There is a lesson here for those of us in the Lord's church.  Paul teaches in Romans 12 the usefulness of every member of the body of Christ.  Look at verses 3-6:  " For by the grace given me I say to every one of you: Do not think of yourself more highly than you ought, but rather think of yourself with sober judgment, in accordance with the faith God has distributed to each of you. For just as each of us has one body with many members, and these members do not all have the same function, so in Christ we, though many, form one body, and each member belongs to all the others. We have different gifts, according to the grace given to each of us."

As members of the body of Christ, we are all given gifts of the Spirit. These gifts enable us to function in our own gifted areas for the benefit of the whole church. All are important, all are useful, all are necessary for the church to function well.  The importance of each doing his/her part is seen in the teaching that a failure of one or some to do their part leads to the diminished value of the whole body. 

Likewise, when we consider the collective members of the church, functioning properly, the real effectiveness  and success comes only when we are obedient to the commands which instruct us to take the gospel to the entire world. Read Matthew 28:19-20.  The very nature of the gospel, and the commandments for us to share it with the world, demonstrate the need for us to be continually active to make the message known.  A failure on our part to tell others about Jesus will bring the same results as Paganini's violin, sealed up in a display case until it became useless.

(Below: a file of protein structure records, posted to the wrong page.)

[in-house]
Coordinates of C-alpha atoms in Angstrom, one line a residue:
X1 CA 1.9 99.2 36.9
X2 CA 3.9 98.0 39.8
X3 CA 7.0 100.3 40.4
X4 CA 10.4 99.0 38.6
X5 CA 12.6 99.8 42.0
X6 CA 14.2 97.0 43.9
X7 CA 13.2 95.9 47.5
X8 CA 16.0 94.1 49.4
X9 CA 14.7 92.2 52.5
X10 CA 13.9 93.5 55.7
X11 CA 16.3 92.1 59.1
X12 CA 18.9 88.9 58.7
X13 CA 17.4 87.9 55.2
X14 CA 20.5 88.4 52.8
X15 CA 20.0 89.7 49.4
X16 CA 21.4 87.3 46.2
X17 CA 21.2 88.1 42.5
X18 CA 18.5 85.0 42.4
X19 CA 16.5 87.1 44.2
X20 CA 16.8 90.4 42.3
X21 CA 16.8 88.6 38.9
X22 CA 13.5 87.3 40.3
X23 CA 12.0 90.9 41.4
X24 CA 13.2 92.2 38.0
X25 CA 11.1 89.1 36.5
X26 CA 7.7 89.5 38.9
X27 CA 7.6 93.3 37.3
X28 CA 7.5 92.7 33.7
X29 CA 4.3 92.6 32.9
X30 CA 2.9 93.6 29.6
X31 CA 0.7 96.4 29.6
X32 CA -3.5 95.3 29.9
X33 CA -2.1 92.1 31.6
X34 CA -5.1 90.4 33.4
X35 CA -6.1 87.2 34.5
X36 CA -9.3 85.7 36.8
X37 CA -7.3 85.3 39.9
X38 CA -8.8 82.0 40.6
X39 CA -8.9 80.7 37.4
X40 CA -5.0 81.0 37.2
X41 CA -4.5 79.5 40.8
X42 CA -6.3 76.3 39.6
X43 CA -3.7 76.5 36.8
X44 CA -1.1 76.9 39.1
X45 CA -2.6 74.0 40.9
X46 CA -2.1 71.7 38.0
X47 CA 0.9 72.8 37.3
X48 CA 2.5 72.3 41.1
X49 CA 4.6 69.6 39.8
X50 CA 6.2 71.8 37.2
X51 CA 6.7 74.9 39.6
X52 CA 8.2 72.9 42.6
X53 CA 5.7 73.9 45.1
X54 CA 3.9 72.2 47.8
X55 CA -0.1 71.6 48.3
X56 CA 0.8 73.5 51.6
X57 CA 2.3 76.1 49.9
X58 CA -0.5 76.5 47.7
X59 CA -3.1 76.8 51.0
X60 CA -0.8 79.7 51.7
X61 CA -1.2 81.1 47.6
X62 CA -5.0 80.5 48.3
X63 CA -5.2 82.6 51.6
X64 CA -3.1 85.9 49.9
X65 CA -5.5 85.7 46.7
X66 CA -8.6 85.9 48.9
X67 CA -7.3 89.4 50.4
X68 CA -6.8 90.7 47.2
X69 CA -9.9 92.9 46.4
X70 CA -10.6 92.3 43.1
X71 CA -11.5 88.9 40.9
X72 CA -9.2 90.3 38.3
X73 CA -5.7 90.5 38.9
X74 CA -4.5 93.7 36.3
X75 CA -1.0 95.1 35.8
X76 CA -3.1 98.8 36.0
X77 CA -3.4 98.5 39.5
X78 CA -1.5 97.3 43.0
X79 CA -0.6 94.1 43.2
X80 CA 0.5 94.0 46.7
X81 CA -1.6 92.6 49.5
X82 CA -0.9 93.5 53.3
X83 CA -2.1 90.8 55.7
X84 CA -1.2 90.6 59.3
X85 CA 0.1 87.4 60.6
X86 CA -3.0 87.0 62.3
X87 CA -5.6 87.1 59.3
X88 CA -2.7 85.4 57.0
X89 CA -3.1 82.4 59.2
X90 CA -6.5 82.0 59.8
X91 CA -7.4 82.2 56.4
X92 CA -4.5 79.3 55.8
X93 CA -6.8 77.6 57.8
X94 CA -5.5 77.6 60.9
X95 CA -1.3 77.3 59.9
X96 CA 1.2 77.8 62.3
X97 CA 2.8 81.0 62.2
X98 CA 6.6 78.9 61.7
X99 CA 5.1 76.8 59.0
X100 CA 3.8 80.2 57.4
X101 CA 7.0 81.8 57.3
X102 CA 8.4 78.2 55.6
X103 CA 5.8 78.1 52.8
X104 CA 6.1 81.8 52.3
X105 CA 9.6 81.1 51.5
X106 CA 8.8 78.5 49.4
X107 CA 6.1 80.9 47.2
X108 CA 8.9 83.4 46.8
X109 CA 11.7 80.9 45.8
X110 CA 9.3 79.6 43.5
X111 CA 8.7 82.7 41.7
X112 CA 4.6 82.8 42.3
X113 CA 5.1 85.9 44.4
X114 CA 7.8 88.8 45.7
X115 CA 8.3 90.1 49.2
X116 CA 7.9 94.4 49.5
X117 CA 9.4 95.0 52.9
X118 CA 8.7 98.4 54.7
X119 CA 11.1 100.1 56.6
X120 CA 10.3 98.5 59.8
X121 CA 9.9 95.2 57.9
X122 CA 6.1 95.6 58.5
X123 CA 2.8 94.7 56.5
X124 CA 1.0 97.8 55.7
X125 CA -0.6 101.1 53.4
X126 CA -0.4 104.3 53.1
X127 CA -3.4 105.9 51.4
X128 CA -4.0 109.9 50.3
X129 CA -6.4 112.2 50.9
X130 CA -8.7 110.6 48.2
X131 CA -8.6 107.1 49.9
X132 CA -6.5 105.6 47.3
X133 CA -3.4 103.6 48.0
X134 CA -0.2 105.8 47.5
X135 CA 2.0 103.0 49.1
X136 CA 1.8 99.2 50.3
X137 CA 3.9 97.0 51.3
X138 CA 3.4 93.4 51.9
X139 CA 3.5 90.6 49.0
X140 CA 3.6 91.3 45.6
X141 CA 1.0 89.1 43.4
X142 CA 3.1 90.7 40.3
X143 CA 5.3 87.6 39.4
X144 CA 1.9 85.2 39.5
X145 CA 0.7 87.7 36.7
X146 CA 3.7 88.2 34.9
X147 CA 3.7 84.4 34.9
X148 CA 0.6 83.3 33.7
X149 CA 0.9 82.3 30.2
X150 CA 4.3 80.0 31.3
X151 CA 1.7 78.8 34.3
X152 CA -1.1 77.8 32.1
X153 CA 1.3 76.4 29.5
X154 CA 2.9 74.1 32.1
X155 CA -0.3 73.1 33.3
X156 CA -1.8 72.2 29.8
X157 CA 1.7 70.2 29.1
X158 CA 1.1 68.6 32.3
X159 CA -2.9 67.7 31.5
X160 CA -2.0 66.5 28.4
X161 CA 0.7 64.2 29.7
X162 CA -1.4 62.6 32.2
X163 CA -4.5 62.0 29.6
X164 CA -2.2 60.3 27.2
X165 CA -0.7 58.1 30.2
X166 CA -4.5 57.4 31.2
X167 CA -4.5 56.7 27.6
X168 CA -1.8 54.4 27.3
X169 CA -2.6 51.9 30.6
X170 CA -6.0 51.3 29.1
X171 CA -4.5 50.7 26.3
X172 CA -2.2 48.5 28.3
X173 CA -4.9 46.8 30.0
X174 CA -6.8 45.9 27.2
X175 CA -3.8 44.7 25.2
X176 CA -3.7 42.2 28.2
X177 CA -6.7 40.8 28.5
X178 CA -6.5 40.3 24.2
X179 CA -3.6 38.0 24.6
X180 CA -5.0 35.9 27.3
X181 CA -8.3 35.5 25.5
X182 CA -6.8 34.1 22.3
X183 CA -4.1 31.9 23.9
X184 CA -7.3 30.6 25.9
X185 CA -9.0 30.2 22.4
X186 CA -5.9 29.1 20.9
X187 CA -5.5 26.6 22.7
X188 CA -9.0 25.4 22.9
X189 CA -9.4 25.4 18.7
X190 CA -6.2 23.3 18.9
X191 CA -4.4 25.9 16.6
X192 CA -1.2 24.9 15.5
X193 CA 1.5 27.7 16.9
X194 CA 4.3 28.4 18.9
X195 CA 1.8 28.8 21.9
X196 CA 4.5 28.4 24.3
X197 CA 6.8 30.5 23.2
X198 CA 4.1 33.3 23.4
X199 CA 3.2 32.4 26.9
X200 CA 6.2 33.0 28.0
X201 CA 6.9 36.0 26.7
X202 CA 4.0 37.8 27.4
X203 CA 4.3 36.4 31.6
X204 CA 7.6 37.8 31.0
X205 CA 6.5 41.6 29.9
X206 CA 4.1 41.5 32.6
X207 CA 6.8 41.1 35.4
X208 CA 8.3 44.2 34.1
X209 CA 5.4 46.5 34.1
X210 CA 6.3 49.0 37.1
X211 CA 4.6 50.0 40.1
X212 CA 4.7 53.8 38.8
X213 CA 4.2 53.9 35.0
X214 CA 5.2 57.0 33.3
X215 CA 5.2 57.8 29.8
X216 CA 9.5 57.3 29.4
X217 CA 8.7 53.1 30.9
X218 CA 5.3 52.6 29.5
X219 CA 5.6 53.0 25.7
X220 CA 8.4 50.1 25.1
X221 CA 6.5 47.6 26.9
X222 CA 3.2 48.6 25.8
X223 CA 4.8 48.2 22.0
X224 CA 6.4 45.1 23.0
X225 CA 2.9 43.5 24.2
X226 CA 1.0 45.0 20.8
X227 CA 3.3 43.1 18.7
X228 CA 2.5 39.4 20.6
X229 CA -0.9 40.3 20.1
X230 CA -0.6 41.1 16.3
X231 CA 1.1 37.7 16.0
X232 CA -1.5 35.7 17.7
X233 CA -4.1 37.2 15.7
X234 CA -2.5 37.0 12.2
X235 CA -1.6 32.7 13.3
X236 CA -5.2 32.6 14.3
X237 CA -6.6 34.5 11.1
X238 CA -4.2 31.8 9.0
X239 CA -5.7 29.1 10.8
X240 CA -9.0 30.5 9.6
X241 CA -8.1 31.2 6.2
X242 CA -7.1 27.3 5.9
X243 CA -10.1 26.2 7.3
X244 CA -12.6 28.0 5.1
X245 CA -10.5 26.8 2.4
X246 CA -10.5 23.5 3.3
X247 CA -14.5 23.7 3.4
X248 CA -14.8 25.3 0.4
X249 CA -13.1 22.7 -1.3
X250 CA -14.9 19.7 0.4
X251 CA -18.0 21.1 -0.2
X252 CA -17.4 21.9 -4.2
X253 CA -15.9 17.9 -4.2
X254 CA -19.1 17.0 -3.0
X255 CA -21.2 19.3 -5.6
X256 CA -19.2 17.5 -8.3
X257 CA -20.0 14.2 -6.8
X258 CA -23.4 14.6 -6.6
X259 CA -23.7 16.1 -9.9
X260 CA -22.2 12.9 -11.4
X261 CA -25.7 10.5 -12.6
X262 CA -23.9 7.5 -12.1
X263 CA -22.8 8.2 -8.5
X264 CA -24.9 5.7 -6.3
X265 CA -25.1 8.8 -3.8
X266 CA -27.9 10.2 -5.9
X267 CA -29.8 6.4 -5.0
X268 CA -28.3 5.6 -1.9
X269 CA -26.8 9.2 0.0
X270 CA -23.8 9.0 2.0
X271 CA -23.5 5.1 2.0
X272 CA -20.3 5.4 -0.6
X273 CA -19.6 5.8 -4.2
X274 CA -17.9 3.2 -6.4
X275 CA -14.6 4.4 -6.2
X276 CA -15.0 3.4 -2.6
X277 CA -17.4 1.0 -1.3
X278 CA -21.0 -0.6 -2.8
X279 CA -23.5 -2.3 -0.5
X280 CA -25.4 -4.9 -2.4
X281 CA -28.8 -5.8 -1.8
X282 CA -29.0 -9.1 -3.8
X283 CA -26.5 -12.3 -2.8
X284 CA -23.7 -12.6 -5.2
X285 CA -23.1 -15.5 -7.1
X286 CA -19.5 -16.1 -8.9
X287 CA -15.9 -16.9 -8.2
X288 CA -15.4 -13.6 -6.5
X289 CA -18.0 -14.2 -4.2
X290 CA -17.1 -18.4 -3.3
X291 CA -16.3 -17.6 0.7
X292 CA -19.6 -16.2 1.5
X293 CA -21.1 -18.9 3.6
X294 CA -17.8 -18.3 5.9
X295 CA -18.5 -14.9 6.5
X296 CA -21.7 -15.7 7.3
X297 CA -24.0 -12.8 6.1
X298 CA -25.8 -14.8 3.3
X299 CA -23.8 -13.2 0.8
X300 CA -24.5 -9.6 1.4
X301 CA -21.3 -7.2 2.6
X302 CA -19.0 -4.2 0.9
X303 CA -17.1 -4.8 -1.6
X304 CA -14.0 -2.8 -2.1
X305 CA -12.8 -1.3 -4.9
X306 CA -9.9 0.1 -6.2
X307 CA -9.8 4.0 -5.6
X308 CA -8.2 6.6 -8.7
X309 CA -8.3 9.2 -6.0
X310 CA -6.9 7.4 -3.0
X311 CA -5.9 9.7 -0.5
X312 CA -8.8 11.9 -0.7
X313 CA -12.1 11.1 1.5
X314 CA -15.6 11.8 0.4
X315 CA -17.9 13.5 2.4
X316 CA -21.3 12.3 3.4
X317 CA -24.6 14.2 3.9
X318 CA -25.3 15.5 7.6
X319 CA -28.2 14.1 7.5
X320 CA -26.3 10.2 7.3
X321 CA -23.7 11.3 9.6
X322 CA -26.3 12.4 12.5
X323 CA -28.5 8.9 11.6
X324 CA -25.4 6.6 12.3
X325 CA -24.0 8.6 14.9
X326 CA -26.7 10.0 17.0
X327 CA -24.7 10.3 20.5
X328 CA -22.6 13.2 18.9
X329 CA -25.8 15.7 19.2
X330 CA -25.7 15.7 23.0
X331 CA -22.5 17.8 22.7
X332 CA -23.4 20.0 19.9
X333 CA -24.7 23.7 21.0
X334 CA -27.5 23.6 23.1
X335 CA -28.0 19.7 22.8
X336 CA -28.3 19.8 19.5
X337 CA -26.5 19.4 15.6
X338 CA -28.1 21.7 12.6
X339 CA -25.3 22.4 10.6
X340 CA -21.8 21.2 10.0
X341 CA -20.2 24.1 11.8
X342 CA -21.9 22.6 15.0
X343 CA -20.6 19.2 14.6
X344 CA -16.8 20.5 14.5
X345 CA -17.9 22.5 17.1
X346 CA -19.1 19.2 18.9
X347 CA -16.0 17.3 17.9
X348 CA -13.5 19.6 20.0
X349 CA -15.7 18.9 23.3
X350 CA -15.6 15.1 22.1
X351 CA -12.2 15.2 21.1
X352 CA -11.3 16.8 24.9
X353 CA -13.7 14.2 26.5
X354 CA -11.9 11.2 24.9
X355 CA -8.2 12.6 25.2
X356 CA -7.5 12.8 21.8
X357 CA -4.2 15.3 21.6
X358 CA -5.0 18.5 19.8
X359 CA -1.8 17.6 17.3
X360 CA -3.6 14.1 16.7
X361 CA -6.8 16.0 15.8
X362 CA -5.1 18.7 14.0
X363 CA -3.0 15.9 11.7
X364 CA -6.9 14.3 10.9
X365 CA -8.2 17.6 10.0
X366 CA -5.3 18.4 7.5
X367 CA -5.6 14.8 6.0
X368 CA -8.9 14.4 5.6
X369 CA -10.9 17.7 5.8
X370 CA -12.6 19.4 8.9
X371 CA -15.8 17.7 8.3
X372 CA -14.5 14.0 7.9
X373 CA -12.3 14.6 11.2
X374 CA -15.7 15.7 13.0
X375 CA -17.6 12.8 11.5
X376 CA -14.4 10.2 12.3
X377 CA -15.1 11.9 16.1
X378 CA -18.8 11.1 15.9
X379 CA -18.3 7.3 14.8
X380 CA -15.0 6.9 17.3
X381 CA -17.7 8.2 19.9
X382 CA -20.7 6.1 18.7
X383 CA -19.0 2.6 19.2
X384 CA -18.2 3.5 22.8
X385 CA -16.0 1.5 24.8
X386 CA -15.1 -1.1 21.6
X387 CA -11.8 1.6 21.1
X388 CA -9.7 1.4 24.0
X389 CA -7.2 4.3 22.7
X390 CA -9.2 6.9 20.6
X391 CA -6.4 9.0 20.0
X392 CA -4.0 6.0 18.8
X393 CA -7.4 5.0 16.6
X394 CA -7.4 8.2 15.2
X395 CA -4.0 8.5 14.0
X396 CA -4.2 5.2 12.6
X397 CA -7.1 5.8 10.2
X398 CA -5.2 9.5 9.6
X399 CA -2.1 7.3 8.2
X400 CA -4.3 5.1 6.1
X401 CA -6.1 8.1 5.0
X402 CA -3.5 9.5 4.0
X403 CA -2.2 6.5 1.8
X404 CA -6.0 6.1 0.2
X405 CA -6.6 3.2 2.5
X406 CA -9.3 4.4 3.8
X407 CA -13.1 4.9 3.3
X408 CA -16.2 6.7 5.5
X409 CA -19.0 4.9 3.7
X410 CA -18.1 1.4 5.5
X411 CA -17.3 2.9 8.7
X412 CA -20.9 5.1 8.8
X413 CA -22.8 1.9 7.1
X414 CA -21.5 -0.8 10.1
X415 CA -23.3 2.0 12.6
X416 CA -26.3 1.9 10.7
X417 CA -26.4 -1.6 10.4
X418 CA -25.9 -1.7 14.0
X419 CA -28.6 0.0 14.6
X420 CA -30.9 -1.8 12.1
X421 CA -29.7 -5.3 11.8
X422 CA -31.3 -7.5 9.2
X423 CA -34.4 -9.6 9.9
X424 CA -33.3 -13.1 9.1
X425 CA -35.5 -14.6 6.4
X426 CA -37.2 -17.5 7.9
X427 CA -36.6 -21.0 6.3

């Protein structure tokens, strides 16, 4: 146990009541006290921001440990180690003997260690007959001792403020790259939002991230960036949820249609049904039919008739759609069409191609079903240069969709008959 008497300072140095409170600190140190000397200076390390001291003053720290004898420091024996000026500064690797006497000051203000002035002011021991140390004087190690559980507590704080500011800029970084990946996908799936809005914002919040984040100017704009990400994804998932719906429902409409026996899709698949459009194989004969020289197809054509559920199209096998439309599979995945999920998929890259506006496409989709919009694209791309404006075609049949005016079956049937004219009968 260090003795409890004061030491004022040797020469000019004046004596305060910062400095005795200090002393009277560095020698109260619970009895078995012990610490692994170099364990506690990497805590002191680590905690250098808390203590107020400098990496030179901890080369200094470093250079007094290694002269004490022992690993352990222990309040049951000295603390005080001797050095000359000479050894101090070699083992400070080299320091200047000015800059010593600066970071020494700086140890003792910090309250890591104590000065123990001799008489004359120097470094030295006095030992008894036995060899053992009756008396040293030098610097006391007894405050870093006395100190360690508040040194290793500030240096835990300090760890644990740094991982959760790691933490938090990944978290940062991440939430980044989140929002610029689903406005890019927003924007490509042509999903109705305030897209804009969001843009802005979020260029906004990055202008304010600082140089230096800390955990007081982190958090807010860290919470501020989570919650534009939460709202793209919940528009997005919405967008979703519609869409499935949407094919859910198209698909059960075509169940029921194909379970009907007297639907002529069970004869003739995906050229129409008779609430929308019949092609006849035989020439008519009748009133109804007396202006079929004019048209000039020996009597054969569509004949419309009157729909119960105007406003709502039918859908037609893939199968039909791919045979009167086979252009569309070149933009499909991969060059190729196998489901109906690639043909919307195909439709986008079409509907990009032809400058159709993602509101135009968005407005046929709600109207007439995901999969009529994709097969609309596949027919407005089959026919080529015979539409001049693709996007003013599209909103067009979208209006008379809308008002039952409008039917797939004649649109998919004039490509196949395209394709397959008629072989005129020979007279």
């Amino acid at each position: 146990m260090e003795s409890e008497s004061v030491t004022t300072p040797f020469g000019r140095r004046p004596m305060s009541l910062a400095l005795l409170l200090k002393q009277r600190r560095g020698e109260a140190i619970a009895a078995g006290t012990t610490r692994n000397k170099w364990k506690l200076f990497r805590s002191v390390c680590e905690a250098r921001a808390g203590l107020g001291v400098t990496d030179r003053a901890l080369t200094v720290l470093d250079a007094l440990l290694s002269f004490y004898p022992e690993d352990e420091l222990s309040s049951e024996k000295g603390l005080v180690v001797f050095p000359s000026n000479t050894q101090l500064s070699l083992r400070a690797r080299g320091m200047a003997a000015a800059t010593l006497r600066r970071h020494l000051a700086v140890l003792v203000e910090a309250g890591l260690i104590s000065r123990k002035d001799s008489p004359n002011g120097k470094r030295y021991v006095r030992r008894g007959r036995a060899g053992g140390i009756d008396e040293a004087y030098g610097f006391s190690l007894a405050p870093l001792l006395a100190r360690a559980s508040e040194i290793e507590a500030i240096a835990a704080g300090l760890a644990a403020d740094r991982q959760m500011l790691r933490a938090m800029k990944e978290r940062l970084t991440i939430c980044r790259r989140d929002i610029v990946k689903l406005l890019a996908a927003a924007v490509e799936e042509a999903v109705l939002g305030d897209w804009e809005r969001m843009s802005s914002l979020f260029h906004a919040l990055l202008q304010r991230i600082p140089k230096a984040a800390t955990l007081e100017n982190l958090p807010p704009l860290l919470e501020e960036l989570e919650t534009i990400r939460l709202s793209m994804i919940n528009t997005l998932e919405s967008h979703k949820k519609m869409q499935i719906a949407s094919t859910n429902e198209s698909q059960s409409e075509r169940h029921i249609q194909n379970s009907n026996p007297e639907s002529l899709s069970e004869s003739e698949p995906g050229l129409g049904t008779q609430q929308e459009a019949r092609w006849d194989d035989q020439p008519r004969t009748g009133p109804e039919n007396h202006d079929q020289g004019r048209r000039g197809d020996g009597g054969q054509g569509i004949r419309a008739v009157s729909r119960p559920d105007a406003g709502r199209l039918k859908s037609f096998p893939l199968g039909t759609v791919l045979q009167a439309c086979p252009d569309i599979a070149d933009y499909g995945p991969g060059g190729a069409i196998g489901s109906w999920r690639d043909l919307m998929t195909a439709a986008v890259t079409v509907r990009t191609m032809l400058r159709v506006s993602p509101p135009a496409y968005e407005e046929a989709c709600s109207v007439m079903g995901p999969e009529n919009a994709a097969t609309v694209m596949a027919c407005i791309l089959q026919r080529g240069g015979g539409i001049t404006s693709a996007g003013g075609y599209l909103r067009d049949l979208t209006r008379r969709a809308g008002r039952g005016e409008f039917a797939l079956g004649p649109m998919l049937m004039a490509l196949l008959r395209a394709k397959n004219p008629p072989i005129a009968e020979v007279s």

The beauty of the message occurs when God's people, by grace, equipped with his gifts, share the story which brings eternal life. 

<ronbwriting@gmail.com>

Thursday, May 18, 2017

Whenever you eat this bread and drink this cup......


1 Corinthians 11:23-26
23 For I received from the Lord what I also passed on to you: The Lord Jesus, on the night he was betrayed, took bread, 24 and when he had given thanks, he broke it and said, “This is my body, which is for you; do this in remembrance of me.” 25 In the same way, after supper he took the cup, saying, “This cup is the new covenant in my blood; do this, whenever you drink it, in remembrance of me.” 26 For whenever you eat this bread and drink this cup, you proclaim the Lord’s death until he comes.